Saturday, November 07, 2009

24. Cloth Girl by Marilyn Heward Mills

Title: Cloth Girl
Author: Marilyn Heward Mills
Publishers: Cassava Republic
Genre: Novel (Love, Tradition, Life)
Pages: 371
Year of First Publication: 2006 (this edition, 2008)
Country: Ghana

Set in the Gold Coast between 1937 and 1952, Cloth Girl is a story about love, distress, heartbreaks and regrets. Cloth Girl is a story about a fourteen-year old girl trapped in a polygamous marriage for which tradition and convention demand that she remains silence and counts her marriage as a blessing, for what a woman should expect from marriage is not love, but children and a husband to take care of her children.

Seizing their chance to be associated with the prominent Bannerman family, the Lamptey family accepted  marriage proposal from Lawyer Bannerman for fourteen year old Matilda. At such a young age and being a woman, Matilda did not have a say in her marriage, though it concerned her life. However, Matilda, who was to become a second wife to this prominent Gold Coast lawyer with degrees from Cambridge could not construct a complete sentence in English and had to compete with lawyer's first wife, sophisticated Julie, a woman who was out of touch with tradition and so would not accept her as her husband's second wife, and hence a co-wife, for lawyer's attention, affection and love.

Whilst Matilda's life was unfolding before her, Alan Turton, a British citizen serving in the colony was also having serious marital problems with his wife, Audrey Turton, who was determined not to be happy with life in the colony. Audrey hated Alan, for bringing her into this cesspool of uncivilised people who urinates into open gutters, eats food infested with flies and who are infected with unnamed diseases; into a place where the weather is so hot and the earth so barren. Audrey hated everyone who was in the colony, or related to it. For instance, she hated the King of England for even deciding to civilised these people who cannot be civilised, Hitler for embarking on the World War, just when they (she and Alan) were about to set sail to England, the people in the colony for needing to be civilised in the first place. Later, she resorted to heavy drinking and smoking.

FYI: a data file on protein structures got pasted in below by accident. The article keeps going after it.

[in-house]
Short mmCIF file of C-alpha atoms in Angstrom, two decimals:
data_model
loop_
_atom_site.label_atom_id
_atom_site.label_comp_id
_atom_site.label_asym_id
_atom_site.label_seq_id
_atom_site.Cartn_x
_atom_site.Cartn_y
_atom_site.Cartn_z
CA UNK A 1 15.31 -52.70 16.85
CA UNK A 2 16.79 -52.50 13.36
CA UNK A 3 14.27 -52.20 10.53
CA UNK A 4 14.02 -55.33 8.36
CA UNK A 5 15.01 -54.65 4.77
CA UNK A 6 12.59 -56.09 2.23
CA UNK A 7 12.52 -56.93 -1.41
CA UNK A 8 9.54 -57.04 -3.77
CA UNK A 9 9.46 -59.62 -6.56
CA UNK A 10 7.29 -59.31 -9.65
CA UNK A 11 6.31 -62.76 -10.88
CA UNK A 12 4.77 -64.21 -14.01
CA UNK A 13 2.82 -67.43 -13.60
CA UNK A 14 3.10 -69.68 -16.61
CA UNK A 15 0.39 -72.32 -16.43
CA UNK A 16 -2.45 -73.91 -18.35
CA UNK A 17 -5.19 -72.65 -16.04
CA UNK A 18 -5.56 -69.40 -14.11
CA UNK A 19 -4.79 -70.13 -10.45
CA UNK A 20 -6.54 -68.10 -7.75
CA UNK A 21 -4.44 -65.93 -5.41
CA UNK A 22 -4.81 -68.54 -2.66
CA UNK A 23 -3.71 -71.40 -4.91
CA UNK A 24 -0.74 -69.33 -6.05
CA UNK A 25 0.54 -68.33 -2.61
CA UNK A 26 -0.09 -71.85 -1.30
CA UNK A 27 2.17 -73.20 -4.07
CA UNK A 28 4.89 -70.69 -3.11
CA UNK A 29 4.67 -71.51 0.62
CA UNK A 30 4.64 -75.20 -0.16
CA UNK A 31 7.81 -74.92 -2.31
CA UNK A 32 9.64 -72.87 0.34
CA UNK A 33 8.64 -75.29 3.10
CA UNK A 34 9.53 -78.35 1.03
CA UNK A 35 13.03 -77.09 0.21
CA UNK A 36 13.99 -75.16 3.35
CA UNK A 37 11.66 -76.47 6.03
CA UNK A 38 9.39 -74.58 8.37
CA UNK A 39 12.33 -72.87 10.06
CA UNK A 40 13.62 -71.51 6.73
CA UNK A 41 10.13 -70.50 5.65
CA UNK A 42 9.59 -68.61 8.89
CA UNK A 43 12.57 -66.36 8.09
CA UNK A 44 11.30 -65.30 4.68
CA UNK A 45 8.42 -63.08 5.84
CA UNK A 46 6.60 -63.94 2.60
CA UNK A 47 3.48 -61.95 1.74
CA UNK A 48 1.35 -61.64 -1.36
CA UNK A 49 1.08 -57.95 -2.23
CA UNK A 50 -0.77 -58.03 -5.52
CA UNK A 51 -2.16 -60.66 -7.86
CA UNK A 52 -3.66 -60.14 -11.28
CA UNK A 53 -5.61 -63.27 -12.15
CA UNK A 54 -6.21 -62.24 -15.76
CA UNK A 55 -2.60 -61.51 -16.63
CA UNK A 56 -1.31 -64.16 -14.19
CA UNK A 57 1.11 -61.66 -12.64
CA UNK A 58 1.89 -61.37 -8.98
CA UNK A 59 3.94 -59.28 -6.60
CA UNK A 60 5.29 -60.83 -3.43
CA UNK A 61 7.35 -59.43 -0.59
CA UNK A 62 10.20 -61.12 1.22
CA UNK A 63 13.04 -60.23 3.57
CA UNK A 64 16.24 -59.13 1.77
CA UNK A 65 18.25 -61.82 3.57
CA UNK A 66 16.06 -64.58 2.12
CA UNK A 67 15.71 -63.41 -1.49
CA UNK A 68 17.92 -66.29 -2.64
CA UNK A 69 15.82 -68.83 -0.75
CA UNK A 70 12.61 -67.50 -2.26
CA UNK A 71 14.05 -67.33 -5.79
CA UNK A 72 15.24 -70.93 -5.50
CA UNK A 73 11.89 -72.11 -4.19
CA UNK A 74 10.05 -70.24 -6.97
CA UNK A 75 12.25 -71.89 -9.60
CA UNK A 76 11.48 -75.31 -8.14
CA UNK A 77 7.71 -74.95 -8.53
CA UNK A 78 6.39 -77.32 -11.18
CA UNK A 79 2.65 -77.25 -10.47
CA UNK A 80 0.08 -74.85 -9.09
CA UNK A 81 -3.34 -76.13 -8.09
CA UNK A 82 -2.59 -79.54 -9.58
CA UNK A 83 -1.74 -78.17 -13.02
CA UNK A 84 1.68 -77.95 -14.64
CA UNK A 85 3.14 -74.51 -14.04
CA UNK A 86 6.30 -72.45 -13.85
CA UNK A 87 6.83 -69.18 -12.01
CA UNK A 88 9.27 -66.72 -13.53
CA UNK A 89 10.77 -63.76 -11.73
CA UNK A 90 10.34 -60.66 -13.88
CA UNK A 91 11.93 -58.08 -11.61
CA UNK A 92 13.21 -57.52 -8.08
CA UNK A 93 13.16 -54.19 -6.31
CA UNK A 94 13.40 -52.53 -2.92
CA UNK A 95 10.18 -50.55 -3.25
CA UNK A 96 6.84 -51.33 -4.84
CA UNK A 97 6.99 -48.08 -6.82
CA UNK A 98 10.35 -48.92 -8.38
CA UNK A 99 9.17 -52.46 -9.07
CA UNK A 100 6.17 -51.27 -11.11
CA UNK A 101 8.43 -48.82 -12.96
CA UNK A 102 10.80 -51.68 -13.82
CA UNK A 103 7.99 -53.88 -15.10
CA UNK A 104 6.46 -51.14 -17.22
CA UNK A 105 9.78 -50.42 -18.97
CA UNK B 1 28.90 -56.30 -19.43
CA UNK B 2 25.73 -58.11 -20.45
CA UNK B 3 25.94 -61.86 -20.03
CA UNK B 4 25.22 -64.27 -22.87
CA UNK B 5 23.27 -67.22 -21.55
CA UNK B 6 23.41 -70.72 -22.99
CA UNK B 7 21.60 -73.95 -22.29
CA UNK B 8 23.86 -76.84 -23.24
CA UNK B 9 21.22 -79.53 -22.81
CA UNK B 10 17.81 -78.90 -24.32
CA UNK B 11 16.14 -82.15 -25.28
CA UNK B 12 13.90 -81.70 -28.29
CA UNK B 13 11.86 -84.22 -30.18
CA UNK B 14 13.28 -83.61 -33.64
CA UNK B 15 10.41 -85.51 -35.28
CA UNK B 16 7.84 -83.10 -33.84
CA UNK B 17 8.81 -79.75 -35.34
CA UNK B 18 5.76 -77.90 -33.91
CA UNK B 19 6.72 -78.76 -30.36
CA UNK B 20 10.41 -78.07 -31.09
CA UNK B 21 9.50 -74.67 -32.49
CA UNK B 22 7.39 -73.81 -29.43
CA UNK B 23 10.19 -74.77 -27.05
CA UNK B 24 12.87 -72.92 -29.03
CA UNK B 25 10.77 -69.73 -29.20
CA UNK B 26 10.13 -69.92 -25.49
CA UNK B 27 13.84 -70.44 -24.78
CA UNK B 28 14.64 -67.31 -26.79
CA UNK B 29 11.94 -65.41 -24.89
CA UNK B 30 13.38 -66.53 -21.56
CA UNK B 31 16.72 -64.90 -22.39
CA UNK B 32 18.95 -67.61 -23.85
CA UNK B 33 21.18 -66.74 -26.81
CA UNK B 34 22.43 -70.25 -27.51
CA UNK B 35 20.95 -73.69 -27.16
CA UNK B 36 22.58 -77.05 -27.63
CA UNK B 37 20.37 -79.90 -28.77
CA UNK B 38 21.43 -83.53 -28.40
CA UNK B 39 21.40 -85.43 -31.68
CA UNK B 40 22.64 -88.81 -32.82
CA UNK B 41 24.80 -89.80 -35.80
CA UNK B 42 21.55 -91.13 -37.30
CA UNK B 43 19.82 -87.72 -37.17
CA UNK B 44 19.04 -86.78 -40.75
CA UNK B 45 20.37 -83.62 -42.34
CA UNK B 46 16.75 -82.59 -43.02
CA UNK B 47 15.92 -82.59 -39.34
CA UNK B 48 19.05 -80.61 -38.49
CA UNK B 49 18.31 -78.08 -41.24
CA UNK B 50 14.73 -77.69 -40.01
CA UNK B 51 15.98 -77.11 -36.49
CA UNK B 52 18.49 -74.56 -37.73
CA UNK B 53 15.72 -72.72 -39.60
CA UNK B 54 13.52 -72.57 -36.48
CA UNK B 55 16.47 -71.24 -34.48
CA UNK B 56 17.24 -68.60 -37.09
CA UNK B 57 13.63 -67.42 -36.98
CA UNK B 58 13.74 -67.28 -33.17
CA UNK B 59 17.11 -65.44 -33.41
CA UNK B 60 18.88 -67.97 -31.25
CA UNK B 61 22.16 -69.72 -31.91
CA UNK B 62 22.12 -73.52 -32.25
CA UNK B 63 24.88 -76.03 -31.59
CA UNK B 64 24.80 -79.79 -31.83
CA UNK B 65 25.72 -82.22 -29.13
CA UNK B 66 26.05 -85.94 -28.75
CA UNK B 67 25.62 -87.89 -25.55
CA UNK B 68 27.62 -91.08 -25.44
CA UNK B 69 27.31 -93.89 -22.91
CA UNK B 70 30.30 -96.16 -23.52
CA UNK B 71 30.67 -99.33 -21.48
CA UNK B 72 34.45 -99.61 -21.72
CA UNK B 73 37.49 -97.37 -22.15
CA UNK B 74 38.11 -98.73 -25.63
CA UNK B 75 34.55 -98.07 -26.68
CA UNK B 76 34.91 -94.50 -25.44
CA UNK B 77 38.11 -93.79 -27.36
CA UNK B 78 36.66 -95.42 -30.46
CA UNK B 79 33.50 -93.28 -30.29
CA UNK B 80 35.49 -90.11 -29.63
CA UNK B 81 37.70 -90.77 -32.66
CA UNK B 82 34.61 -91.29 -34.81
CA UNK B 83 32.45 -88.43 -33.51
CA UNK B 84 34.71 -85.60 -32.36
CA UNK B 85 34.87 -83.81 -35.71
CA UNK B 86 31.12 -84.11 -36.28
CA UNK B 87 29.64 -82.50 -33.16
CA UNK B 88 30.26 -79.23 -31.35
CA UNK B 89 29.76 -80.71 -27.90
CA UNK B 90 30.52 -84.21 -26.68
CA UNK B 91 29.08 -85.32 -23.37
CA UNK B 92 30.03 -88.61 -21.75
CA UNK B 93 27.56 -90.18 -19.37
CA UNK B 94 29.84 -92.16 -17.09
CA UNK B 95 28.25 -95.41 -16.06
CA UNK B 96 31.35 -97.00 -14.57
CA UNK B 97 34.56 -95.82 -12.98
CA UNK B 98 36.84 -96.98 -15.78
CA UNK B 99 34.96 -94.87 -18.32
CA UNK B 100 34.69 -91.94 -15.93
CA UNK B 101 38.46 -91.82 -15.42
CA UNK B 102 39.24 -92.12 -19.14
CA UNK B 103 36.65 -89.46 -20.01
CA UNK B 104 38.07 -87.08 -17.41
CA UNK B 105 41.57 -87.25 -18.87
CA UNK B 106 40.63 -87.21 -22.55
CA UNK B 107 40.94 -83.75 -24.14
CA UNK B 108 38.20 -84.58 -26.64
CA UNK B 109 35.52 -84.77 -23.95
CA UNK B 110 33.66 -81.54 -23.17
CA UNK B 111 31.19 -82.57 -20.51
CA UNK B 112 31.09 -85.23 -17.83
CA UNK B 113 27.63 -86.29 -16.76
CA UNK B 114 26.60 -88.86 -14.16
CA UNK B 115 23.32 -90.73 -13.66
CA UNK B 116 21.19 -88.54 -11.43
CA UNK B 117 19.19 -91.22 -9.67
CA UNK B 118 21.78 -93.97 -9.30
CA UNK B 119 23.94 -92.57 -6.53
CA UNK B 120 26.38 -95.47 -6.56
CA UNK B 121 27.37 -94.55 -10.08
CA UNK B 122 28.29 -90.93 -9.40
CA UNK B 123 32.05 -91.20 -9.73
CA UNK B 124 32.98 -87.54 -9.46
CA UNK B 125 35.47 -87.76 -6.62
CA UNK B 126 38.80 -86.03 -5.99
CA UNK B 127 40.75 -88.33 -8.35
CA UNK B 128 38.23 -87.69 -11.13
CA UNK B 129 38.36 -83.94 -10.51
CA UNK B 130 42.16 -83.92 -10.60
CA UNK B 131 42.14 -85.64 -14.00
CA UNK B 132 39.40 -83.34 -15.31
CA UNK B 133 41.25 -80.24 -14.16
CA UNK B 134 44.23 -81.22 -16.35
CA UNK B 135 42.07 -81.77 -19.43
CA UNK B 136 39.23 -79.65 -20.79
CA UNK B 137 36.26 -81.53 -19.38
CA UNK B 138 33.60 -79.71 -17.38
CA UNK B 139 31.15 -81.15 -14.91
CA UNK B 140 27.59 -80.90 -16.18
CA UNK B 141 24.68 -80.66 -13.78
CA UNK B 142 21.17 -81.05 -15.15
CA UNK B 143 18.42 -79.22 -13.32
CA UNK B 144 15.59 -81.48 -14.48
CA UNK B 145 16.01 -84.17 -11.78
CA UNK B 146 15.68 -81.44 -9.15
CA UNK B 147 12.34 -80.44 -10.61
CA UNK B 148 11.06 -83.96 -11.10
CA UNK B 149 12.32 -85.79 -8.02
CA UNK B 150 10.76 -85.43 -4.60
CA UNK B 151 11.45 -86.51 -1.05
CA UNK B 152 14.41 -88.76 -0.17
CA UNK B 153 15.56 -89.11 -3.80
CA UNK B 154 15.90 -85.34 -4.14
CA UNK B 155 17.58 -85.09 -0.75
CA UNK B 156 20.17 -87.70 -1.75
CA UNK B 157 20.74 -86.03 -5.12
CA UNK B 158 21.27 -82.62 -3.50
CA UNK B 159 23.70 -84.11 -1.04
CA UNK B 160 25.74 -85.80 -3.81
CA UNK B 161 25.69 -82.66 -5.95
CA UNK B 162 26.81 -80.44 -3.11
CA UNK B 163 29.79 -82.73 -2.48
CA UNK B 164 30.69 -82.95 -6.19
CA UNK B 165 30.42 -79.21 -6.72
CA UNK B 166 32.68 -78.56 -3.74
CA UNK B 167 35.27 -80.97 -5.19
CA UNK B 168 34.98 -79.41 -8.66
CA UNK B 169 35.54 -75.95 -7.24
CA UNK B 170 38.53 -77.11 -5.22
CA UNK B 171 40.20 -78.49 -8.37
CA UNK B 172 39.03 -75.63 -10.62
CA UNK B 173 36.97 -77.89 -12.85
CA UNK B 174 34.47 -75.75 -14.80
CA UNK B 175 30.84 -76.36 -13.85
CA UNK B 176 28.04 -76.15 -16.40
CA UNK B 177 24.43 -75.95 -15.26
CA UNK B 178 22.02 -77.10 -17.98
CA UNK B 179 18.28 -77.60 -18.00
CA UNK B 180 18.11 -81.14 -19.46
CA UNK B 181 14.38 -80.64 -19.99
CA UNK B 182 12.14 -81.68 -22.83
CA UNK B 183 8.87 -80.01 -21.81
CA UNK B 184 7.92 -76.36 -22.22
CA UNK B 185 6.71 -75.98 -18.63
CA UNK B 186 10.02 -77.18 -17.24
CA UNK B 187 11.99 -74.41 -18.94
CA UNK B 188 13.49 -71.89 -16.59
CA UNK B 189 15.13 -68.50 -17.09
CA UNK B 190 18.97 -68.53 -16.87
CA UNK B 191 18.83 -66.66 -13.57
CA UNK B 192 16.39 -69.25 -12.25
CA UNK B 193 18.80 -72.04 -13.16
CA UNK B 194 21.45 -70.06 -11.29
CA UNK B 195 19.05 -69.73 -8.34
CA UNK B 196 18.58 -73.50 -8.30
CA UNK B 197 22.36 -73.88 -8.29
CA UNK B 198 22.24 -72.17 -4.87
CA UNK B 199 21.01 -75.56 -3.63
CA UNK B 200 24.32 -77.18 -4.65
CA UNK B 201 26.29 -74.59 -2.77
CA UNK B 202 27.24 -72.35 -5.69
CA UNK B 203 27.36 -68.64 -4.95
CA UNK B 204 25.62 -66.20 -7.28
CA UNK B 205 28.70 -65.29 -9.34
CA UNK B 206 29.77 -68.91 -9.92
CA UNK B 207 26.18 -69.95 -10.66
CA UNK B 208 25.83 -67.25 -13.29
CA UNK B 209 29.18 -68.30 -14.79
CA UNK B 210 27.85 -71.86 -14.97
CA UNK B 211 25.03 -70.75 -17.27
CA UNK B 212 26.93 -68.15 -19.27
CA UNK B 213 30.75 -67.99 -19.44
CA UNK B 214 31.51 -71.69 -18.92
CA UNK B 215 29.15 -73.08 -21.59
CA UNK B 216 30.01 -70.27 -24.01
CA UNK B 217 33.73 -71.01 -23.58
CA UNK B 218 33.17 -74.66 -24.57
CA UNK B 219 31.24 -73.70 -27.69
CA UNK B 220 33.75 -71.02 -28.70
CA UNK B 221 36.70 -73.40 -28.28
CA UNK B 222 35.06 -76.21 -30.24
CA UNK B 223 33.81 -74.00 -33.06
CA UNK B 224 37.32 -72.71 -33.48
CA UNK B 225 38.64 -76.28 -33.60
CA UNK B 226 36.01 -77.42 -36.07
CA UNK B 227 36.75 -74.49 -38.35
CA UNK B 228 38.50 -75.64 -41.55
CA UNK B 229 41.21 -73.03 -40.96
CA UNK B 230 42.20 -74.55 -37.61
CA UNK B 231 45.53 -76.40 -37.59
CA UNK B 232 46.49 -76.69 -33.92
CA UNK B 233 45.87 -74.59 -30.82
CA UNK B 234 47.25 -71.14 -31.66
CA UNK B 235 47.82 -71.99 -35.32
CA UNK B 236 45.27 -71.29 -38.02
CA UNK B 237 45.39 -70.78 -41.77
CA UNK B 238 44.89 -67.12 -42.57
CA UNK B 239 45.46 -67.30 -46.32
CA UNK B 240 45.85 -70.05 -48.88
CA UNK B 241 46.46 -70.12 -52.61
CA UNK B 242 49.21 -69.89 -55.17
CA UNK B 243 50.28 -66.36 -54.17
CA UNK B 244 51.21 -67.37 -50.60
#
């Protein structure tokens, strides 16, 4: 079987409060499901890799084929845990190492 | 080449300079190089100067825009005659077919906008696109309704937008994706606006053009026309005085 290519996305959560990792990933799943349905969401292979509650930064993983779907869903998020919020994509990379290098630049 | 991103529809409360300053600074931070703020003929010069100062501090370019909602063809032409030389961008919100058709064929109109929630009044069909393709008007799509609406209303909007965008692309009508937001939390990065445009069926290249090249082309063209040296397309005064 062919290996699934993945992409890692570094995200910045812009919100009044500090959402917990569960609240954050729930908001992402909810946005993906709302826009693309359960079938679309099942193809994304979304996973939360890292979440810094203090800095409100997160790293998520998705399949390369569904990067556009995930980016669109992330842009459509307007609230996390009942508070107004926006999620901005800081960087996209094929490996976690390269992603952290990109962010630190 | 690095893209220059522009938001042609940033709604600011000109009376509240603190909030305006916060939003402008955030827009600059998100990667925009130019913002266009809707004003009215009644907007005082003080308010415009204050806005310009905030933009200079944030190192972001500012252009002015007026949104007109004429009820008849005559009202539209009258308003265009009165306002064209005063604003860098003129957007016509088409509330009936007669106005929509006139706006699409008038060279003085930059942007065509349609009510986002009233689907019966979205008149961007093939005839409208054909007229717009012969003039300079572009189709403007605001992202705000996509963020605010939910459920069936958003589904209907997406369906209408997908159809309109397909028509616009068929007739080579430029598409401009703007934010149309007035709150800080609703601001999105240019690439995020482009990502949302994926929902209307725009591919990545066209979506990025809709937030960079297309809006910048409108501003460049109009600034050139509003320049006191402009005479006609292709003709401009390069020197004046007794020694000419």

However, Matilda's and Audrey's lives were to meet at a point that was to determine their individual destiny. How could the life of a girl whose command of the English language is so poor that she grins foolishly at every word that is uttered and who lives at Jamestown, a typical Ga settlements, give hope to a hopeless and drunk wife of the ADC to the governor, a woman who had walked on the verge of madness and lives in the European quarters and who moves among the glitterati of the colony including the Governor of the colony?

This is how complicated Marilyn's debut novel is. It is absorbing, suspenseful, and  a difficult-to-put-down novel. Marilyn's description of the traditional Lampteys, the semi-western Bannermans, and the western Turtons and her command of tradition are indicative of someone who has been on both sides of the divide and understands both with equal measure. In the novel, Matilda's father was a sidelined figure as is the case in most families that practice the matrilineal inheritance system in Ghana. In such an inheritance system, a man is responsible for his sisters' children so that whilst Matilda's blood father, Owusu, was alive and around, Saint John, Matilda's mother's brother, served as the father figure for Matilda, giving her up for marriage and attending to familial issues that require the attention of a man.